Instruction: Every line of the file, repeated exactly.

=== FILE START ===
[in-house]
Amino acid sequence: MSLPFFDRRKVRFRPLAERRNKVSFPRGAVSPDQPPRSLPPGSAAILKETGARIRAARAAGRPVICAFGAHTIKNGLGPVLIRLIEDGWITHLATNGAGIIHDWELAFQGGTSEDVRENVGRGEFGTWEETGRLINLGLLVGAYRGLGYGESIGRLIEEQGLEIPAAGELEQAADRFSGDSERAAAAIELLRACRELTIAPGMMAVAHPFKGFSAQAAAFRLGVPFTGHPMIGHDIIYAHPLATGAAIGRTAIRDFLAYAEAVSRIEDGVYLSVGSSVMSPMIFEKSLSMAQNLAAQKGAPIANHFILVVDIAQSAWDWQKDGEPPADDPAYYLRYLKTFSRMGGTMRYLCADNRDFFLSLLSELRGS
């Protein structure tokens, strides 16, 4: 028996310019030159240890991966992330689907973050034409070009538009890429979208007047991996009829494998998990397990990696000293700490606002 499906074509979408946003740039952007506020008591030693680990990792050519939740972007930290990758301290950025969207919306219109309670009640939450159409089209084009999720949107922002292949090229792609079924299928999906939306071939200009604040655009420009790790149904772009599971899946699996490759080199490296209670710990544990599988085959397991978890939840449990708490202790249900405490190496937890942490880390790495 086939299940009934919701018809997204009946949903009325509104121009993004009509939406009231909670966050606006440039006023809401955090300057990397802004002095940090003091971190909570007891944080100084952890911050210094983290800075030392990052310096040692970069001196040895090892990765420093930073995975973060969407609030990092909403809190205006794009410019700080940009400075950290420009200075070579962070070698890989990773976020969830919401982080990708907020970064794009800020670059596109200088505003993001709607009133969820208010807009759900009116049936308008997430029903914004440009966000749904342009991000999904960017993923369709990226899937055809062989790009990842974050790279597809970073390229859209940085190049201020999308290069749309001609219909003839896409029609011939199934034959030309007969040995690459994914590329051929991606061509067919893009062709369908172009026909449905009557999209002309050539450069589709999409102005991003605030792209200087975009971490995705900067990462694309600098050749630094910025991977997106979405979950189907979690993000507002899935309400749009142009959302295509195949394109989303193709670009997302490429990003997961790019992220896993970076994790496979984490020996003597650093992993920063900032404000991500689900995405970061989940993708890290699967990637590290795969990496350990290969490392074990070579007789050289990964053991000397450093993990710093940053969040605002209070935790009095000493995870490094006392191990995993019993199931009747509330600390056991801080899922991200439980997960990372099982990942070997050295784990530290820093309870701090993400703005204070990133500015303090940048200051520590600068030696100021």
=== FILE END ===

[in-house]
Amino acid sequence: MSLPFFDRRKVRFRPLAERRNKVSFPRGAVSPDQPPRSLPPGSAAILKETGARIRAARAAGRPVICAFGAHTIKNGLGPVLIRLIEDGWITHLATNGAGIIHDWELAFQGGTSEDVRENVGRGEFGTWEETGRLINLGLLVGAYRGLGYGESIGRLIEEQGLEIPAAGELEQAADRFSGDSERAAAAIELLRACRELTIAPGMMAVAHPFKGFSAQAAAFRLGVPFTGHPMIGHDIIYAHPLATGAAIGRTAIRDFLAYAEAVSRIEDGVYLSVGSSVMSPMIFEKSLSMAQNLAAQKGAPIANHFILVVDIAQSAWDWQKDGEPPADDPAYYLRYLKTFSRMGGTMRYLCADNRDFFLSLLSELRGS
């Protein structure tokens, strides 16, 4: 028996310019030159240890991966992330689907973050034409070009538009890429979208007047991996009829494998998990397990990696000293700490606002 499906074509979408946003740039952007506020008591030693680990990792050519939740972007930290990758301290950025969207919306219109309670009640939450159409089209084009999720949107922002292949090229792609079924299928999906939306071939200009604040655009420009790790149904772009599971899946699996490759080199490296209670710990544990599988085959397991978890939840449990708490202790249900405490190496937890942490880390790495 086939299940009934919701018809997204009946949903009325509104121009993004009509939406009231909670966050606006440039006023809401955090300057990397802004002095940090003091971190909570007891944080100084952890911050210094983290800075030392990052310096040692970069001196040895090892990765420093930073995975973060969407609030990092909403809190205006794009410019700080940009400075950290420009200075070579962070070698890989990773976020969830919401982080990708907020970064794009800020670059596109200088505003993001709607009133969820208010807009759900009116049936308008997430029903914004440009966000749904342009991000999904960017993923369709990226899937055809062989790009990842974050790279597809970073390229859209940085190049201020999308290069749309001609219909003839896409029609011939199934034959030309007969040995690459994914590329051929991606061509067919893009062709369908172009026909449905009557999209002309050539450069589709999409102005991003605030792209200087975009971490995705900067990462694309600098050749630094910025991977997106979405979950189907979690993000507002899935309400749009142009959302295509195949394109989303193709670009997302490429990003997961790019992220896993970076994790496979984490020996003597650093992993920063900032404000991500689900995405970061989940993708890290699967990637590290795969990496350990290969490392074990070579007789050289990964053991000397450093993990710093940053969040605002209070935790009095000493995870490094006392191990995993019993199931009747509330600390056991801080899922991200439980997960990372099982990942070997050295784990530290820093309870701090993400703005204070990133500015303090940048200051520590600068030696100021």